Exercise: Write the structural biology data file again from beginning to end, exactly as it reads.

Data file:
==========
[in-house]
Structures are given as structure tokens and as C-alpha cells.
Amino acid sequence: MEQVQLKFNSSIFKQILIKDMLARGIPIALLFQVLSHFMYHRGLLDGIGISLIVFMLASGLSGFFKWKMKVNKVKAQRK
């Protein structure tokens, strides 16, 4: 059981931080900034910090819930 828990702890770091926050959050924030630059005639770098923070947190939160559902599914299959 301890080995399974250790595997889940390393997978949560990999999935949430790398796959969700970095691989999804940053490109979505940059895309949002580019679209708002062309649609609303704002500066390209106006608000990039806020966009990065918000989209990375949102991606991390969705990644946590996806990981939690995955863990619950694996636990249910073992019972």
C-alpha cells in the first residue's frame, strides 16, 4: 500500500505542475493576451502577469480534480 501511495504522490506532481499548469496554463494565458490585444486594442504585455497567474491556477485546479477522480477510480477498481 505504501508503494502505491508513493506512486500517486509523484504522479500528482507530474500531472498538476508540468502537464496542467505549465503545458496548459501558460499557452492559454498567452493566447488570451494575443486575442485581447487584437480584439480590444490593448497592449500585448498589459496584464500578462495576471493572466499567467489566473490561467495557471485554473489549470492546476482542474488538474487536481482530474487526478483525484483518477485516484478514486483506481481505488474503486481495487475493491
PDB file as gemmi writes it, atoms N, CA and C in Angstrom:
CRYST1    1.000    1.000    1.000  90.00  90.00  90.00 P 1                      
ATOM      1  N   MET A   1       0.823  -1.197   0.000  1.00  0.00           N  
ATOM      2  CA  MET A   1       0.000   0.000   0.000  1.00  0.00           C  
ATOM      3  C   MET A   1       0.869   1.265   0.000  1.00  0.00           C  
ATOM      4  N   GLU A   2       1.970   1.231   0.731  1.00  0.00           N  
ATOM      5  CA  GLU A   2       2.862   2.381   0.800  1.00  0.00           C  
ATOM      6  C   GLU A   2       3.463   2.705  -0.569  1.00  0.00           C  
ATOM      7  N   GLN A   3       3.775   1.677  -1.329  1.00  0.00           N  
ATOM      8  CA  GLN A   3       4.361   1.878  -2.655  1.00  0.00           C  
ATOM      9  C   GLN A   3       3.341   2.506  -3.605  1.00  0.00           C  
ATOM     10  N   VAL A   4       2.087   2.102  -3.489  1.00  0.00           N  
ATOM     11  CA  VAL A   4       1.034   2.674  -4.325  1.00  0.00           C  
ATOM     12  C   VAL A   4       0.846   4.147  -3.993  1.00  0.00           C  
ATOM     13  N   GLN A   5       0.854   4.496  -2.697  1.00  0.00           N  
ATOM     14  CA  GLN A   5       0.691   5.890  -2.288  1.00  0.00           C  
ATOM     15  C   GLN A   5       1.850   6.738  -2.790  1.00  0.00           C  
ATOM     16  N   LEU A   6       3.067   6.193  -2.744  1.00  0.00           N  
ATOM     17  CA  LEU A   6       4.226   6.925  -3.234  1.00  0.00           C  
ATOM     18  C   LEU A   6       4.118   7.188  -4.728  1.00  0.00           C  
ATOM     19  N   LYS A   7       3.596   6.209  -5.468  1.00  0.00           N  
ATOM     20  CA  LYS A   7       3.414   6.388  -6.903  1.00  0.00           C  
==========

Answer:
[in-house]
Structures are given as structure tokens and as C-alpha cells.
Amino acid sequence: MEQVQLKFNSSIFKQILIKDMLARGIPIALLFQVLSHFMYHRGLLDGIGISLIVFMLASGLSGFFKWKMKVNKVKAQRK
């Protein structure tokens, strides 16, 4: 059981931080900034910090819930 828990702890770091926050959050924030630059005639770098923070947190939160559902599914299959 301890080995399974250790595997889940390393997978949560990999999935949430790398796959969700970095691989999804940053490109979505940059895309949002580019679209708002062309649609609303704002500066390209106006608000990039806020966009990065918000989209990375949102991606991390969705990644946590996806990981939690995955863990619950694996636990249910073992019972």
C-alpha cells in the first residue's frame, strides 16, 4: 500500500505542475493576451502577469480534480 501511495504522490506532481499548469496554463494565458490585444486594442504585455497567474491556477485546479477522480477510480477498481 505504501508503494502505491508513493506512486500517486509523484504522479500528482507530474500531472498538476508540468502537464496542467505549465503545458496548459501558460499557452492559454498567452493566447488570451494575443486575442485581447487584437480584439480590444490593448497592449500585448498589459496584464500578462495576471493572466499567467489566473490561467495557471485554473489549470492546476482542474488538474487536481482530474487526478483525484483518477485516484478514486483506481481505488474503486481495487475493491
PDB file as gemmi writes it, atoms N, CA and C in Angstrom:
CRYST1    1.000    1.000    1.000  90.00  90.00  90.00 P 1                      
ATOM      1  N   MET A   1       0.823  -1.197   0.000  1.00  0.00           N  
ATOM      2  CA  MET A   1       0.000   0.000   0.000  1.00  0.00           C  
ATOM      3  C   MET A   1       0.869   1.265   0.000  1.00  0.00           C  
ATOM      4  N   GLU A   2       1.970   1.231   0.731  1.00  0.00           N  
ATOM      5  CA  GLU A   2       2.862   2.381   0.800  1.00  0.00           C  
ATOM      6  C   GLU A   2       3.463   2.705  -0.569  1.00  0.00           C  
ATOM      7  N   GLN A   3       3.775   1.677  -1.329  1.00  0.00           N  
ATOM      8  CA  GLN A   3       4.361   1.878  -2.655  1.00  0.00           C  
ATOM      9  C   GLN A   3       3.341   2.506  -3.605  1.00  0.00           C  
ATOM     10  N   VAL A   4       2.087   2.102  -3.489  1.00  0.00           N  
ATOM     11  CA  VAL A   4       1.034   2.674  -4.325  1.00  0.00           C  
ATOM     12  C   VAL A   4       0.846   4.147  -3.993  1.00  0.00           C  
ATOM     13  N   GLN A   5       0.854   4.496  -2.697  1.00  0.00           N  
ATOM     14  CA  GLN A   5       0.691   5.890  -2.288  1.00  0.00           C  
ATOM     15  C   GLN A   5       1.850   6.738  -2.790  1.00  0.00           C  
ATOM     16  N   LEU A   6       3.067   6.193  -2.744  1.00  0.00           N  
ATOM     17  CA  LEU A   6       4.226   6.925  -3.234  1.00  0.00           C  
ATOM     18  C   LEU A   6       4.118   7.188  -4.728  1.00  0.00           C  
ATOM     19  N   LYS A   7       3.596   6.209  -5.468  1.00  0.00           N  
ATOM     20  CA  LYS A   7       3.414   6.388  -6.903  1.00  0.00           C  